About the Author: This blog is a series of articles from John Tomlinson, Cedar Hill HS Assistant Football Coach, Cedar Hill, TX. Coach Tomlinson can be reached at firstname.lastname@example.org.
So what’s important in developing a Quarterback, scheme or fundamentals? Should these things even be compared or should they be integrated? Should one take precedence over the other? It’s easy to believe that these two vital pieces are pitted against each other within today’s game as fundamentals easily lose out to scheme with the way the game has evolved.
I’ve noticed over the years that many coaches are in a battle with trying to get into the perfect play for every situation imaginable. As that happens, the call sheet, arm band, and playbook get bigger and bigger. There’s nothing wrong with holding the chalk last and constantly working to evolve your offense but there’s someone on the offense that’s going to lose out. That person is of course the field general, your Quarterback.
Since my first Coordinator job in 1998 I’ve learned some principles that influenced the way I view QB development. I’ve listed the 10 Principles in a 2 part series on LOCKR:
Principle 1: Establish an Identity for your Offense (Scheme Specific)
Believe in what you do offensively and let that be what defines your offense. If you’re a Power team then you’re a Power team, if you’re a vertical passing team then that’s what you are and you work to do it well. You have to have something to hang your hat on is the recurring theme I’d hear from the late Coach J.D. Hall (former North Carolina Central Univ OC and head coach Mandarin HS).
Use the KISS principle. Many of us know what that is, but if you don’t, Keep It Simple Stupid! Always be aware that even though players drive your scheme, you have to have a few core principles when it comes to identity. If you believe in the running game, devote time to making it work. Personnel may dictate how you run the ball from one year to the next but if your core principle is running the ball, work that principle and be flexible so if you have a Zone runner, you can integrate his abilities in what you do.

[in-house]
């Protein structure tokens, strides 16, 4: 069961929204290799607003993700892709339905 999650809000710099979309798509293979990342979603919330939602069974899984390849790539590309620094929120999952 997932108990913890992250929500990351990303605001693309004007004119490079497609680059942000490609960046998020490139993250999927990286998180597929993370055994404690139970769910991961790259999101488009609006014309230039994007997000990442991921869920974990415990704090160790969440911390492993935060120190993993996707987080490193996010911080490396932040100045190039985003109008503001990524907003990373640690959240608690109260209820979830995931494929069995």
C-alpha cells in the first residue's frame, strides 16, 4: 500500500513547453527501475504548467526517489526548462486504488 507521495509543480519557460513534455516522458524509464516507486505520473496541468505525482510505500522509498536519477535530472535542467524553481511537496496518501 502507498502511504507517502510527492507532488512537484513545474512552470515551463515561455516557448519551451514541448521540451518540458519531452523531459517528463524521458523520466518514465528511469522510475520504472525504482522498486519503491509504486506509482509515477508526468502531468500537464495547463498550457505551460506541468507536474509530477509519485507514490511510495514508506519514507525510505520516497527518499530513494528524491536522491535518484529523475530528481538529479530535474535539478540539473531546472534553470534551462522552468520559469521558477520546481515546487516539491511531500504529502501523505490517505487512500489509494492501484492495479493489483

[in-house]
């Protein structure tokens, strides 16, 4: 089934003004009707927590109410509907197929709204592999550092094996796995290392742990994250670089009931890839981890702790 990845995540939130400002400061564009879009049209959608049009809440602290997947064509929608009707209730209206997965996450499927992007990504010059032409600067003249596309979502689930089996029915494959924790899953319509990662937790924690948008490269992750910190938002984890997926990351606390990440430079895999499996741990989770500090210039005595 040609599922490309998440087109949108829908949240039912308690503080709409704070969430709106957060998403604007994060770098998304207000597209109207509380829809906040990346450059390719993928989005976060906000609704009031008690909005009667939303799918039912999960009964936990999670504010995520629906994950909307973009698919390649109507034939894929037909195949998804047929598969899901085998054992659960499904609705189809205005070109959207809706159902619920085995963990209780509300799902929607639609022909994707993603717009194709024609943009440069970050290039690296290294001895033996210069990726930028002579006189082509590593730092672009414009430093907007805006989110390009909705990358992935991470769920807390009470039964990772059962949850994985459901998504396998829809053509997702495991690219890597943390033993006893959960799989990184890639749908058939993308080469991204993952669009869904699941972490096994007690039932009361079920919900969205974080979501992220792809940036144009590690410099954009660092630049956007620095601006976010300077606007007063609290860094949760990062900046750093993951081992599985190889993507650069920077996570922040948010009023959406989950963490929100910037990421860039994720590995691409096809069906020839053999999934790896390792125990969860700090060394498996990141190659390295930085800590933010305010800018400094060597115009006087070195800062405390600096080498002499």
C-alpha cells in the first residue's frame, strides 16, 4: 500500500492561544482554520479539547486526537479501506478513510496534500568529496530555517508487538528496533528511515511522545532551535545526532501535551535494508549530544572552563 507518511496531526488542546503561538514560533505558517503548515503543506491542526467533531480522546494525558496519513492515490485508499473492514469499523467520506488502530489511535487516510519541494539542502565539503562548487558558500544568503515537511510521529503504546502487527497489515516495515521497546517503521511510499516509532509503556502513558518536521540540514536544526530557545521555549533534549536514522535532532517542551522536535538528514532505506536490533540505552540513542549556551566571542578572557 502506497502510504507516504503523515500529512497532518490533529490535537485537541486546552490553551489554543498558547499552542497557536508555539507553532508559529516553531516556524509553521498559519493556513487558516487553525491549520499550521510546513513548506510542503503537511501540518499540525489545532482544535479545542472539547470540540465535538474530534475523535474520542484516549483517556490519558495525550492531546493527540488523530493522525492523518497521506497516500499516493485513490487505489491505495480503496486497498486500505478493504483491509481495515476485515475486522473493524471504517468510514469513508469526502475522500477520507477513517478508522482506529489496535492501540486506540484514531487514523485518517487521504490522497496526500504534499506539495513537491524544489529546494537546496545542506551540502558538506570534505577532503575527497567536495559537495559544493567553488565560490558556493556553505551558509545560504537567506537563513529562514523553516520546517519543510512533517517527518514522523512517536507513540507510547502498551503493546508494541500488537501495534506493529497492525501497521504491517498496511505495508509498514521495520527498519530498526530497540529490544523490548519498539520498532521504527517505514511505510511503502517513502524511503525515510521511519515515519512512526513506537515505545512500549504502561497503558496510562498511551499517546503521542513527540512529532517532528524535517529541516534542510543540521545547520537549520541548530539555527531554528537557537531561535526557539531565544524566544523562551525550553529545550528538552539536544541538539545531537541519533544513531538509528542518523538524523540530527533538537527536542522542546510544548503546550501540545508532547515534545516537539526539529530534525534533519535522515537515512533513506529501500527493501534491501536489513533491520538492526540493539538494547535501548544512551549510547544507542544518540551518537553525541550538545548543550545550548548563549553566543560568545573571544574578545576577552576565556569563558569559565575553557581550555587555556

Principle 2: Identify Your Personnel and their Commitment (Scheme Specific)
Is there a great transition from a heavy senior class the year before and little experience returning at key positions? Do the guys possess the commitment to show up for offseason work? The only way to change that is added commitment to get better from the younger players. Are you at a point where you have an established Program or are you still developing your building blocks for your Program? The players you have and where they are in their development will define what you plan on incorporating.
Principle 3: What type of Quarterback do you possess? (Scheme Specific)
Knowing the type of guy you have long before Spring practice is vital. Is your QB committed or just interested in the idea of leading the team? Will he take the team to the Promised Land or do you need to refine your scheme? Simply put, does he possess the basic skills to execute the scheme you are trying to implement.
Principle 4: Can you recycle any of the scheme from the previous season? (Scheme Specific)
Is there anything in the run or pass game that you can transition into the new season that the offense can use as a springboard? This is primarily for coaches that are either taking over a new program or have lost a lot of leadership and experience from the previous season. In 1998 I was hired as a new offensive coordinator and I spent time reviewing what was successful from the previous season in hopes that we could carry over a part of the scheme that the players had some success in.
Principle 5: Keep your ego in check. (Scheme & Fundamentals)
It’s never about you, it’s about the assignment! If you can bridge success and find something they do well and make it better, you become a better coordinator because you take less time in trying to build something that already has a foundation. Don’t be the coach that badmouths the previous coach when teaching the players the new scheme and your fundamentals. There’s potentially more than a few previous players that admire, honor, and respect the previous coaching staff. Your job is to effectively make the program better through your actions not by your ego.
Principle 6: Teach the game, teach the why? (Fundamental Specific)
I learned the value of teaching the why when developing concepts, reviewing film of opponents, identifying tendencies, and digging deeper with my QB fundamentals from practice to games. We spent a lot of time addressing stance, proper depth on drops, play fakes, footwork, play concepts, and identifying defenses. The entire offense was taught to understand their position as well as understand what the opponent was trying to do. Our players were well prepared and it resulted in the 1st winning season, in over 8 years at the school. I created a drill tape and gave it to my QB’s to teach handoffs and passing mechanics. That was only the beginning but teaching the why had an impact until this very day.
Look for Part 2 of this article with the remaining principles coming soon on LOCKR!